Laparoscopic pancreaticoduodenectomy is equivalent to OPD in length of stay, margin-positive resection, lymph node count, and readmission rate. There is a higher 30-day mortality rate with LPD, but this appears driven by a surmountable learning curve for the procedure.
    PMID: 26471362 [PubMed - as supplied by publisher]
  • The laparoscopic approach to distal pancreatectomy for ductal adenocarcinoma results in shorter lengths of stay without compromising oncologic outcomes.

    American journal of surgery 2015 Mar

    Authors: Sharpe SM, Talamonti MS, Wang E, Bentrem DJ, Roggin KK, Prinz RA, Marsh RD, Stocker SJ, Winchester DJ, Baker MS
    Abstract
    The oncologic equivalence of laparoscopic distal pancreatectomy (LDP) to open pancreatectomy (ODP) for ductal adenocarcinoma (DAC) is not established.
    The National Cancer Data Base was used to compare perioperative outcomes following LDP and ODP for DAC between 2010 and 2011.
    One hundred forty-five patients underwent LDP; 625 underwent ODP. Compared with ODP, patients undergoing LDP were older (68 ± 10.1 vs 66 ± 10.5 years, P = .027), more likely treated in academic centers (70% vs 59%, P = .01), and had shorter hospital stays (6.8 ± 4.6 vs 8.9 ± 7.5 days, P < .001). Demographic data, lymph node count, 30-day unplanned readmission, and 30-day mortality were identical between groups. Multivariable regression identified a lower probability of prolonged length of stay with LDP (odds ratio .51, 95% confidence interval .327 to .785, P = .0023). There was no association between surgical approach and node count, readmission, or mortality.
    LDP for DAC provides shorter postoperative lengths of stay and rates of readmission and 30-day mortality similar to OPD without compromising perioperative oncologic outcomes.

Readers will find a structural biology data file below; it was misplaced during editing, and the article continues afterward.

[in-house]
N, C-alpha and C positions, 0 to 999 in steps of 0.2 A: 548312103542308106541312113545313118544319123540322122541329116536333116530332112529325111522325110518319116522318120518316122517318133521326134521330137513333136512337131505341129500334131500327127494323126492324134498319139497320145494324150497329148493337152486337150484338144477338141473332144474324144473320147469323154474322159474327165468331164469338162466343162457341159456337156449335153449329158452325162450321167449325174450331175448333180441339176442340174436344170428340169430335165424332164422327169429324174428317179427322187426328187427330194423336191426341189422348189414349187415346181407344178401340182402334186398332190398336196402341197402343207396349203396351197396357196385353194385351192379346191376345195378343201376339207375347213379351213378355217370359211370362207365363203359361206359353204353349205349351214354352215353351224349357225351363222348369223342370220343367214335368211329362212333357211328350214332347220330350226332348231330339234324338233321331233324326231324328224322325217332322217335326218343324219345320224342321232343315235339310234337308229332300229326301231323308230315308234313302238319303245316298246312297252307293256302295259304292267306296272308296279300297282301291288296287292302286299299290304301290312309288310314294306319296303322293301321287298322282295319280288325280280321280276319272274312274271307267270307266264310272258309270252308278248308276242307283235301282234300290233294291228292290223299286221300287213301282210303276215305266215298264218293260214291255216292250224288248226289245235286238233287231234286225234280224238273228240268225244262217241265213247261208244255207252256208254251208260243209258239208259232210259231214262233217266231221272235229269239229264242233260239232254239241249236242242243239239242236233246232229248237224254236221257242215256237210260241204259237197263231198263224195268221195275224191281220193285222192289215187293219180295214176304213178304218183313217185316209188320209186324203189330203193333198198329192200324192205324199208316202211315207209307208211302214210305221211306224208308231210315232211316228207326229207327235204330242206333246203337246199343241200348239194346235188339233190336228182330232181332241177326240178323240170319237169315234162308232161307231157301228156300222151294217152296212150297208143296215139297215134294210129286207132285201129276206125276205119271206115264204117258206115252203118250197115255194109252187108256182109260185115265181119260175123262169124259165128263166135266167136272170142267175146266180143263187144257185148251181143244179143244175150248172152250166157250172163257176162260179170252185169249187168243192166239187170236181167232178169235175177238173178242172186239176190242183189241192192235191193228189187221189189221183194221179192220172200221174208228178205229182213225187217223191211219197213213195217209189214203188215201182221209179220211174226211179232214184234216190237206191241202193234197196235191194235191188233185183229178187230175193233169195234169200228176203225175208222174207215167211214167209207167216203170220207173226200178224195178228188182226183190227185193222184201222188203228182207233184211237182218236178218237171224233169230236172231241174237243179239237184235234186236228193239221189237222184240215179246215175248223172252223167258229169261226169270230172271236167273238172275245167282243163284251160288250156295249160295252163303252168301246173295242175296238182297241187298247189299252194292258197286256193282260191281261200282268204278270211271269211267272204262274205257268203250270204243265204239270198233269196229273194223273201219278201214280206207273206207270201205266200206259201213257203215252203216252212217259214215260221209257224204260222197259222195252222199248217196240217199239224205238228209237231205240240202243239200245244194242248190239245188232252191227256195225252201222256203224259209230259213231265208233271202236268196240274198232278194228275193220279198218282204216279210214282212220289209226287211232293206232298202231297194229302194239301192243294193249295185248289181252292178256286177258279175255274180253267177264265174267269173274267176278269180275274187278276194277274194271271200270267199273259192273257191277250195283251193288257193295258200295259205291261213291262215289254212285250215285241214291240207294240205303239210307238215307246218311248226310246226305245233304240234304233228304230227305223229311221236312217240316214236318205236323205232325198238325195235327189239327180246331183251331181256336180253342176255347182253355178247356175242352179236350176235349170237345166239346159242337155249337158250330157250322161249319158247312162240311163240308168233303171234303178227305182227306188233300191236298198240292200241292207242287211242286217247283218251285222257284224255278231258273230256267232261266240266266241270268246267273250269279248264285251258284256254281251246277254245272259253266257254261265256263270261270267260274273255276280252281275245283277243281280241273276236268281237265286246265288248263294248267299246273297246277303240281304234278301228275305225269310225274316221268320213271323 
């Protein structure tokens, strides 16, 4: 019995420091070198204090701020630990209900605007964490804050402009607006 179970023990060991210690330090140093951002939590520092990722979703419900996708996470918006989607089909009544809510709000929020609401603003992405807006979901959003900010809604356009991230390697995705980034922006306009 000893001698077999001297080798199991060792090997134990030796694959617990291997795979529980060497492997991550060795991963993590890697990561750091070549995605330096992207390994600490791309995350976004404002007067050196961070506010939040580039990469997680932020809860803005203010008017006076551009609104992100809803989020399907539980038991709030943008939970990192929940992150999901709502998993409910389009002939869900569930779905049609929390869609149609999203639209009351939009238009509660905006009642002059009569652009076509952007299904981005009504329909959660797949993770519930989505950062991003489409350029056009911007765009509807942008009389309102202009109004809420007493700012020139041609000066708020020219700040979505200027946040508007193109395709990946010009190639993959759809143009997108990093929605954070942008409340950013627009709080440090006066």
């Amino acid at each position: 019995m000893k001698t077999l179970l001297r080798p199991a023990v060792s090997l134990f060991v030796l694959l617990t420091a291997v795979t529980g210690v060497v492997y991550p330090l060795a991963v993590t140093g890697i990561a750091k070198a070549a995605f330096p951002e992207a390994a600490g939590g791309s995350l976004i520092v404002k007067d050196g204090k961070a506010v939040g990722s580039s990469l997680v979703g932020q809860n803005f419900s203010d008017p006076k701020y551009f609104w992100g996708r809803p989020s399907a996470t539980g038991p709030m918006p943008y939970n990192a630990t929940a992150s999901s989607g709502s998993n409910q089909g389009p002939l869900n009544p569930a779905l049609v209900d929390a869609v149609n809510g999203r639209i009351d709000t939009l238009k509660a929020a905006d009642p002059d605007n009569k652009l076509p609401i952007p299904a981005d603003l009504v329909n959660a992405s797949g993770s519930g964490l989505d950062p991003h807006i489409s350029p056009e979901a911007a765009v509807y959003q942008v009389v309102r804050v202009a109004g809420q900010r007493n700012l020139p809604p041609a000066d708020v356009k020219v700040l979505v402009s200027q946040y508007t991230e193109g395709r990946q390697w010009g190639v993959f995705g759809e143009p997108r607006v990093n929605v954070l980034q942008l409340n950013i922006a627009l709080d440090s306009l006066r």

PMID: 25596756 [PubMed - as supplied by publisher]
  • Defining the Benefit of Adjuvant Therapy Following Resection for Intrahepatic Cholangiocarcinoma.

    Annals of surgical oncology 2015 Jul

    Authors: Sur MD, In H, Sharpe SM, Baker MS, Weichselbaum RR, Talamonti MS, Posner MC
    Abstract
    Intrahepatic cholangiocarcinoma (ICC) is rare but is increasing in incidence. While hepatectomy can be curative, the benefit of adjuvant therapy (AT) remains unclear. We utilized the National Cancer Data Base (NCDB) to isolate predictors of overall survival, describe the national pattern of AT administration, and identify characteristics of patients who experience a survival benefit from AT following resection for ICC.
    Patients who were diagnosed with ICC between 1998 and 2006 and underwent surgical resection were identified through the NCDB. Kaplan-Meier and Cox regression analyses evaluated differences in overall survival between patients who received AT and those who did not.
    Overall, 638 patients who underwent surgery for ICC were identified. Multivariate Cox regression analysis identified positive lymph nodes, unexamined lymph nodes, positive margins, and lack of AT as predictors of decreased overall survival; 28.1 % of patients had positive margins while 20.1 % had positive nodes. These patients, as well as those who were younger and had fewer co-morbid conditions, were most likely to receive AT. After adjusting for other prognostic variables, patients were found to significantly benefit from AT if they had positive lymph nodes [chemotherapy: hazard ratio (HR) 0.54, p = 0.0365; chemoradiation: HR 0.50, p = 0.005] or positive margins (chemotherapy: HR 0.44, p = 0.0016; chemoradiation: HR 0.57, p = 0.0039).
    Positive lymph nodes and positive margins were associated with poor survival after resection for ICC. After controlling for other prognostic factors, AT was associated with significant survival benefits among patients with positive nodes or positive margins.
    PMID: 25476031 [PubMed - as supplied by publisher]
  • Comparison of tumor markers for predicting outcomes after resection of nonfunctioning pancreatic neuroendocrine tumors.

    Surgery 2014 Dec

    Authors: Cherenfant J, Talamonti MS, Hall CR, Thurow TA, Gage MK, Stocker SJ, Lapin B, Wang E, Silverstein JC, Mangold K, Odeleye M, Kaul KL, Lamzabi I, Gattuso P, Winchester DJ, Marsh RW, Roggin KK, Bentrem DJ, Baker MS, Prinz RA
    Abstract
    This study compares the predictability of 5 tumor markers for distant metastasis and mortality in pancreatic neuroendocrine tumors (PNETs).
    A total of 128 patients who underwent pancreatectomy for nonfunctioning PNETs between 1998 and 2011 were evaluated. Tumor specimens were stained via immunochemistry for cytoplasmic and nuclear survivin, cytokeratin 19 (CK19), c-KIT, and Ki67. Univariate and multivariate regression analyses and receiver operating characteristics curve were used to evaluate the predictive value of these markers.